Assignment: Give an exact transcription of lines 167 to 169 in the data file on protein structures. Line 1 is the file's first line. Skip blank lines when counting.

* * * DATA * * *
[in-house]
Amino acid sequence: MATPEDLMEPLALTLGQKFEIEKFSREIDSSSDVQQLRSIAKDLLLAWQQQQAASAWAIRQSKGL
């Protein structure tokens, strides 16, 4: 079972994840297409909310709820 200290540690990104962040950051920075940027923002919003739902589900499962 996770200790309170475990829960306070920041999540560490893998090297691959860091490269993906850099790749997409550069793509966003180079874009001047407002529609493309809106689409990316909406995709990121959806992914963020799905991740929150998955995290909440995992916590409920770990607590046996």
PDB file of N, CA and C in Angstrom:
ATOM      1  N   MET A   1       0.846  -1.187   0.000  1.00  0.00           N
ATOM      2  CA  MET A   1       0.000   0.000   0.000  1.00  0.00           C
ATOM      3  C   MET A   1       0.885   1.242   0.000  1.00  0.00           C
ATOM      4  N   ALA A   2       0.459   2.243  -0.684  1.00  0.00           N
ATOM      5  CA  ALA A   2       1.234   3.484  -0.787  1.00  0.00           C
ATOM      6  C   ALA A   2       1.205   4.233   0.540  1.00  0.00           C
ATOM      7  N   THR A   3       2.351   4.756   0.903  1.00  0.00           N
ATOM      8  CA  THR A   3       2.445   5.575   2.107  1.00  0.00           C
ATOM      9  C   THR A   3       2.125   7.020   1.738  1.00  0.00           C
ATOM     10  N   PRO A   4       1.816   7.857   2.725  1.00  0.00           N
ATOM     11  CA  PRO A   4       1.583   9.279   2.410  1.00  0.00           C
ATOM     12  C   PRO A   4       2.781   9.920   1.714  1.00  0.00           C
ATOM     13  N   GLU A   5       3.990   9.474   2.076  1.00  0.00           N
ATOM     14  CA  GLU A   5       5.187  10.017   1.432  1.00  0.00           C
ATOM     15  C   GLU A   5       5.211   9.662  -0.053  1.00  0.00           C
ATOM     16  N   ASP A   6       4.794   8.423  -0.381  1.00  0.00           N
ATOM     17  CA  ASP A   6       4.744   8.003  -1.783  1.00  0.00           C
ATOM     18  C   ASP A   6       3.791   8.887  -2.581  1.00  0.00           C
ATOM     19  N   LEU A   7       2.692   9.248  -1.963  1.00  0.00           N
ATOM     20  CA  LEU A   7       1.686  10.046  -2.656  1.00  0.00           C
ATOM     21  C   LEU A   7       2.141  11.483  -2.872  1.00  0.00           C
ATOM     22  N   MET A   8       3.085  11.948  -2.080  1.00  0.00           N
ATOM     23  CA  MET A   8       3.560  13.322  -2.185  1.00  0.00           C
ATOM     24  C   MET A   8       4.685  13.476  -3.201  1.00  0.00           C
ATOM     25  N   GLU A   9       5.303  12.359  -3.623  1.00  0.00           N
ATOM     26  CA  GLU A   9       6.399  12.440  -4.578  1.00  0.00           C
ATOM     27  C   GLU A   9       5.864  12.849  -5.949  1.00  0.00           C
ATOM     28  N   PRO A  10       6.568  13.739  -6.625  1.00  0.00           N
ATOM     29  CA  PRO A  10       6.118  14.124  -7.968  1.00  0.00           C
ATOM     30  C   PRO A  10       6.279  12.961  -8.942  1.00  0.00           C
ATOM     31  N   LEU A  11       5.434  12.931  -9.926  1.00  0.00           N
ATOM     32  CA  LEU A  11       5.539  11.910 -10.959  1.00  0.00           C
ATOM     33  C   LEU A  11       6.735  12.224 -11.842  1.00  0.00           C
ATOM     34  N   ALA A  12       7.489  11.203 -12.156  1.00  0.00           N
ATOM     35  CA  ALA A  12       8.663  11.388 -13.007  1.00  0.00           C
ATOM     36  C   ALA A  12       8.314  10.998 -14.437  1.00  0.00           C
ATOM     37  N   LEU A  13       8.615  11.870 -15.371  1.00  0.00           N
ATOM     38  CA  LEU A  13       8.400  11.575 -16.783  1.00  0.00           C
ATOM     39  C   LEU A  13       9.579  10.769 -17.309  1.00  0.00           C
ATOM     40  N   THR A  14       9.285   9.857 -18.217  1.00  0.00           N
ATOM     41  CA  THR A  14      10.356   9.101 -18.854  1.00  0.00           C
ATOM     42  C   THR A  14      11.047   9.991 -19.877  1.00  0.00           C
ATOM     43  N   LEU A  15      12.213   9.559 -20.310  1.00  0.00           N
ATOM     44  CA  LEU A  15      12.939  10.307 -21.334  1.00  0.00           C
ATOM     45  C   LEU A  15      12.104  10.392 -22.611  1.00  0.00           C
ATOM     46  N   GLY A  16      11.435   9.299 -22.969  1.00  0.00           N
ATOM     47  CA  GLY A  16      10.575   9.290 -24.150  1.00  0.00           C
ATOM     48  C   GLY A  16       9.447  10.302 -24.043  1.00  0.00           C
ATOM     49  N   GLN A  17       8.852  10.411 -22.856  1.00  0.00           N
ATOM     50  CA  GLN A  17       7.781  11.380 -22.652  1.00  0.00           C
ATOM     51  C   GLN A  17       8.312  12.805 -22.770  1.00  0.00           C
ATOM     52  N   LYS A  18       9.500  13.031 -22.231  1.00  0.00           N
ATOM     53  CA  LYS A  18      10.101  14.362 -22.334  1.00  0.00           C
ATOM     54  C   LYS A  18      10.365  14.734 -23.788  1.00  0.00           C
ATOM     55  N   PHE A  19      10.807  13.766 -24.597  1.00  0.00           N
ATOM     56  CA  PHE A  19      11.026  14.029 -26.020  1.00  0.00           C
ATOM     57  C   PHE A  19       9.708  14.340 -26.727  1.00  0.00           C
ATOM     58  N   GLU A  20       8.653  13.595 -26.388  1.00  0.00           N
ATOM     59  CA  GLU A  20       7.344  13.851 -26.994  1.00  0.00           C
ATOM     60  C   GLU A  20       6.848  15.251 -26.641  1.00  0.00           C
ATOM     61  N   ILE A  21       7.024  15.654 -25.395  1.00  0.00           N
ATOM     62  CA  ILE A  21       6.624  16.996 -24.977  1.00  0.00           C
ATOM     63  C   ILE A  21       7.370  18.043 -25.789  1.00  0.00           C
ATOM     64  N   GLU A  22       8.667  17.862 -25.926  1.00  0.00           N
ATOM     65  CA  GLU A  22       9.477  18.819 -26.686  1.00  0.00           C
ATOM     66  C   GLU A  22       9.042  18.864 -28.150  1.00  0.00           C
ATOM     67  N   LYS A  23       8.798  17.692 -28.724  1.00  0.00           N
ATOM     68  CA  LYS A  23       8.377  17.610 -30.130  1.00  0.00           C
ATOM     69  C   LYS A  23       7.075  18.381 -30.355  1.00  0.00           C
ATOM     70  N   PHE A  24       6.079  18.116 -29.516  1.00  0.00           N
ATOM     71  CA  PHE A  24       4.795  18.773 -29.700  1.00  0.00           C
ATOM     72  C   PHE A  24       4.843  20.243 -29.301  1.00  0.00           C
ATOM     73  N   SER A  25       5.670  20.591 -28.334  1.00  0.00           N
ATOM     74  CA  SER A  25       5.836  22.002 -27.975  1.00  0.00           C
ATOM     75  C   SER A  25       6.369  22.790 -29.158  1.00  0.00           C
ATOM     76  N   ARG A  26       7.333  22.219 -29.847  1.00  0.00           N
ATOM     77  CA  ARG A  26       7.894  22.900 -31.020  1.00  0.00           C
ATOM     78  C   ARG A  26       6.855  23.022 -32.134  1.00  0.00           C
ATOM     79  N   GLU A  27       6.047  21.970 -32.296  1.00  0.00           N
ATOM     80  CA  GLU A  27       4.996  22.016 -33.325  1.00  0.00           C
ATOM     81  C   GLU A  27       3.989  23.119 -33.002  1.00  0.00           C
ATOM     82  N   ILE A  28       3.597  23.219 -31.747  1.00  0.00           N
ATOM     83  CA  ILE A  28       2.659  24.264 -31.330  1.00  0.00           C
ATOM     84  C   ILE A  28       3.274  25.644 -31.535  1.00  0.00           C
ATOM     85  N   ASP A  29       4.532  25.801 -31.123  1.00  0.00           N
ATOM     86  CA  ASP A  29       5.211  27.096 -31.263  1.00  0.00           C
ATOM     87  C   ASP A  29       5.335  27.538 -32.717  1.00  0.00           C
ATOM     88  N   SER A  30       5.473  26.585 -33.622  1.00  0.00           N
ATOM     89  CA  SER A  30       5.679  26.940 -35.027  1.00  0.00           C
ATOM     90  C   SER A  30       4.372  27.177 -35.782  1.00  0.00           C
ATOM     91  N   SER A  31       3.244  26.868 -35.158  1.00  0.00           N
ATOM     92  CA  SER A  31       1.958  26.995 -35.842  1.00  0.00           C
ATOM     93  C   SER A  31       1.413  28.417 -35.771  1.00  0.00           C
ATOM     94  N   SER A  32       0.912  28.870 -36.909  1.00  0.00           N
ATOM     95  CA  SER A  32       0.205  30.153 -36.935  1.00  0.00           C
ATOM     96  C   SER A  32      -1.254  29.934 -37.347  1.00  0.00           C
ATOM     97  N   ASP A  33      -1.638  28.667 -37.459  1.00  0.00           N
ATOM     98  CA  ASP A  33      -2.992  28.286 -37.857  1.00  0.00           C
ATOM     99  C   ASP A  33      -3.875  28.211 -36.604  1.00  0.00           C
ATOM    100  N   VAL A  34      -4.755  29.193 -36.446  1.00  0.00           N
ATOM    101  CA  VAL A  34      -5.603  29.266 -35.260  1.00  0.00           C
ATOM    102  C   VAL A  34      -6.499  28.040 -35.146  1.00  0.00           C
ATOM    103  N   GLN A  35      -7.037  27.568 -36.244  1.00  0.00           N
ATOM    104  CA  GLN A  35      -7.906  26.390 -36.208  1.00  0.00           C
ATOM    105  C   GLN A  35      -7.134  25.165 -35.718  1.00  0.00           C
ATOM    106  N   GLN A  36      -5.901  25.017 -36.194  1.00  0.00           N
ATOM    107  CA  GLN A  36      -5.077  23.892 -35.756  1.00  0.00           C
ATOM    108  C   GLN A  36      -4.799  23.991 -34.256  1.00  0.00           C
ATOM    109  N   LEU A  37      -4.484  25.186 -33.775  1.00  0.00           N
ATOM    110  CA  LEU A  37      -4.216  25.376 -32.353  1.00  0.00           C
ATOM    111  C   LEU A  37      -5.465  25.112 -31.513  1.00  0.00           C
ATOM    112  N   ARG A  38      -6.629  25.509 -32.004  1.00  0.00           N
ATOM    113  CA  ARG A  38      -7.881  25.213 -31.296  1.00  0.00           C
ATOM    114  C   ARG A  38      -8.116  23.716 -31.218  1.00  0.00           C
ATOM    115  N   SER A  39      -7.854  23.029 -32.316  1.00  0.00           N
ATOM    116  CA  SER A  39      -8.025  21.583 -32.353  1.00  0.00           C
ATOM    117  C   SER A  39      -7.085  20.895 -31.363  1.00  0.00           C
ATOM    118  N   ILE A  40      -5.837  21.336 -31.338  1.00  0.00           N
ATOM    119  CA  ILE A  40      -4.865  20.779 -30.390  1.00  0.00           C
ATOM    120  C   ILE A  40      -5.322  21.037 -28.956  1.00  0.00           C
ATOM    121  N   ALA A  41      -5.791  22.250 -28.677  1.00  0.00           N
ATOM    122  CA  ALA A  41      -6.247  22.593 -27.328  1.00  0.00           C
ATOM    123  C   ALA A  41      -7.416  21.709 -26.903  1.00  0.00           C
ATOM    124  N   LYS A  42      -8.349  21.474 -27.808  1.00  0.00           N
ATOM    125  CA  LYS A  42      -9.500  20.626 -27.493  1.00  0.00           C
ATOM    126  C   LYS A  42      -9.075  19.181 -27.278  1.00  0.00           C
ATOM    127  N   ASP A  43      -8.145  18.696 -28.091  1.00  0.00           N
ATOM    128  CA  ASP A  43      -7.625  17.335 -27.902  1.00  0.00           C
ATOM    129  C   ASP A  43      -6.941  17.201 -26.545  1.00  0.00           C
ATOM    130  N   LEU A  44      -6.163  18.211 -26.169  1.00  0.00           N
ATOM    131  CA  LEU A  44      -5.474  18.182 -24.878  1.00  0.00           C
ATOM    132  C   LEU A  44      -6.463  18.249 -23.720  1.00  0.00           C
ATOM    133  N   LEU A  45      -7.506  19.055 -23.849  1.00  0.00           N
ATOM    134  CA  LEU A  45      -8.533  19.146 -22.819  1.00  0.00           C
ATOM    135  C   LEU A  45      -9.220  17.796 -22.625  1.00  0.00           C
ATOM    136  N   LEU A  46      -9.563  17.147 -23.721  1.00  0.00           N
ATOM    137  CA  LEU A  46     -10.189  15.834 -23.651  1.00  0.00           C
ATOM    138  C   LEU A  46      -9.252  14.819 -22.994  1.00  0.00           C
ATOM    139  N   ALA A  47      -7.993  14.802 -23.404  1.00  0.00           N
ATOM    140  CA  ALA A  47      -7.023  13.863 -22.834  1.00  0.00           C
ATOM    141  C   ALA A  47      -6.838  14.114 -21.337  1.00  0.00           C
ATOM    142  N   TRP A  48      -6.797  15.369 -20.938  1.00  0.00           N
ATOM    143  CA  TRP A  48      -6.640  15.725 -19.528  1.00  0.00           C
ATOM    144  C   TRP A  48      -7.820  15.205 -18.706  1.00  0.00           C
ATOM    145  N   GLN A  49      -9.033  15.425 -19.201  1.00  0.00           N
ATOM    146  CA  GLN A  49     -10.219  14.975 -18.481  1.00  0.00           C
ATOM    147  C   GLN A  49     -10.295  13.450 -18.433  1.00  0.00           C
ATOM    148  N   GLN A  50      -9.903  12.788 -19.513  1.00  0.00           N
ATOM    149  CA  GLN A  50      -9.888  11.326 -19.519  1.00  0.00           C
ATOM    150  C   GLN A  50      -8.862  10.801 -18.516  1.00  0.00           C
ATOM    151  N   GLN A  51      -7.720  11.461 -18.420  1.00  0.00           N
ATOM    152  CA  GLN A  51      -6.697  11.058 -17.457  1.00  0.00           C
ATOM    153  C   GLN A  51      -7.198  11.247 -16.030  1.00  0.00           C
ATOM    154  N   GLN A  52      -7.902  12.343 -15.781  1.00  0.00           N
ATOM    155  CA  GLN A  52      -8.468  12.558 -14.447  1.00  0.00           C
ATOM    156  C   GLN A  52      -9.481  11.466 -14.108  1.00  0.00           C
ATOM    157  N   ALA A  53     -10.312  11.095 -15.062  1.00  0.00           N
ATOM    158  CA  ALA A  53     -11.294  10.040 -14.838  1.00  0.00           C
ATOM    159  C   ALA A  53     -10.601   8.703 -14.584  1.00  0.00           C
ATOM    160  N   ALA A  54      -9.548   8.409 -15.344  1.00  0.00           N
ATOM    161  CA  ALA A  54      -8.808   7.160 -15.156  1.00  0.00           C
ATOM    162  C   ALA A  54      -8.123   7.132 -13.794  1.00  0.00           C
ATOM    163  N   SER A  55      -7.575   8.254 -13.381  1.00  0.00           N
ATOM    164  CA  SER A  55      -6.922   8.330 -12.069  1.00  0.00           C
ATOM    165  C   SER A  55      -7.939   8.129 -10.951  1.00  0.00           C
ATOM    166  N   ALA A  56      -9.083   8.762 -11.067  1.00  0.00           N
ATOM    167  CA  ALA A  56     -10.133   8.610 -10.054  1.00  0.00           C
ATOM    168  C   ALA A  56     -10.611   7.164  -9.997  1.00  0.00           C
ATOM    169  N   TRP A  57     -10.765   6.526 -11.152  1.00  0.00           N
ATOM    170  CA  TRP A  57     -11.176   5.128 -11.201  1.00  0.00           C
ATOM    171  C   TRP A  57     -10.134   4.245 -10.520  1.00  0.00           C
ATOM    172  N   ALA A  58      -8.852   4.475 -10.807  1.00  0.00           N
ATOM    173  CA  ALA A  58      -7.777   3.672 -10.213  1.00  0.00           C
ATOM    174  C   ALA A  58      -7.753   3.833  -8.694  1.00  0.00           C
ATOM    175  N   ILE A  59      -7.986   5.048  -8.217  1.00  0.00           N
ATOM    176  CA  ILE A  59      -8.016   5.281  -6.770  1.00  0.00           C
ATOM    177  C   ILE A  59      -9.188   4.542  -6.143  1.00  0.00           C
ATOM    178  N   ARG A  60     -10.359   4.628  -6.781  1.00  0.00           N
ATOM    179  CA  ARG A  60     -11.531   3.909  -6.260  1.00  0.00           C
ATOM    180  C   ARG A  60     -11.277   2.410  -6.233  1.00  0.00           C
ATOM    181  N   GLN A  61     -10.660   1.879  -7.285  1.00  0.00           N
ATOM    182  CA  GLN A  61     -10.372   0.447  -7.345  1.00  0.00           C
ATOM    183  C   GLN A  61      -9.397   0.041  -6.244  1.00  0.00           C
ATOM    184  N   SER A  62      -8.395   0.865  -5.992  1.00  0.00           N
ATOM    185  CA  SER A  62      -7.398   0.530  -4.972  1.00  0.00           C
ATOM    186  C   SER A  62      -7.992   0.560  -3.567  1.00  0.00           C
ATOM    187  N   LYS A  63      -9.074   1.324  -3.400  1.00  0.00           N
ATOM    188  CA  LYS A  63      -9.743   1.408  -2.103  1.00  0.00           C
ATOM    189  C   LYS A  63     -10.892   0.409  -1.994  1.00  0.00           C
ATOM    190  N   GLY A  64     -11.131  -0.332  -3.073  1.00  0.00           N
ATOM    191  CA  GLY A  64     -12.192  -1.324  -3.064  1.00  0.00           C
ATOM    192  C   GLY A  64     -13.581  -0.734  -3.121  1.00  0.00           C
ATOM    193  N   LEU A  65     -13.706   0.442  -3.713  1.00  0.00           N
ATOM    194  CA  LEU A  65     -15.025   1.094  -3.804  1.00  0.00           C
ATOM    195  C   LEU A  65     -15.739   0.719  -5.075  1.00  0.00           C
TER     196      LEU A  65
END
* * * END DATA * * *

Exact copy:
ATOM    163  N   SER A  55      -7.575   8.254 -13.381  1.00  0.00           N
ATOM    164  CA  SER A  55      -6.922   8.330 -12.069  1.00  0.00           C
ATOM    165  C   SER A  55      -7.939   8.129 -10.951  1.00  0.00           C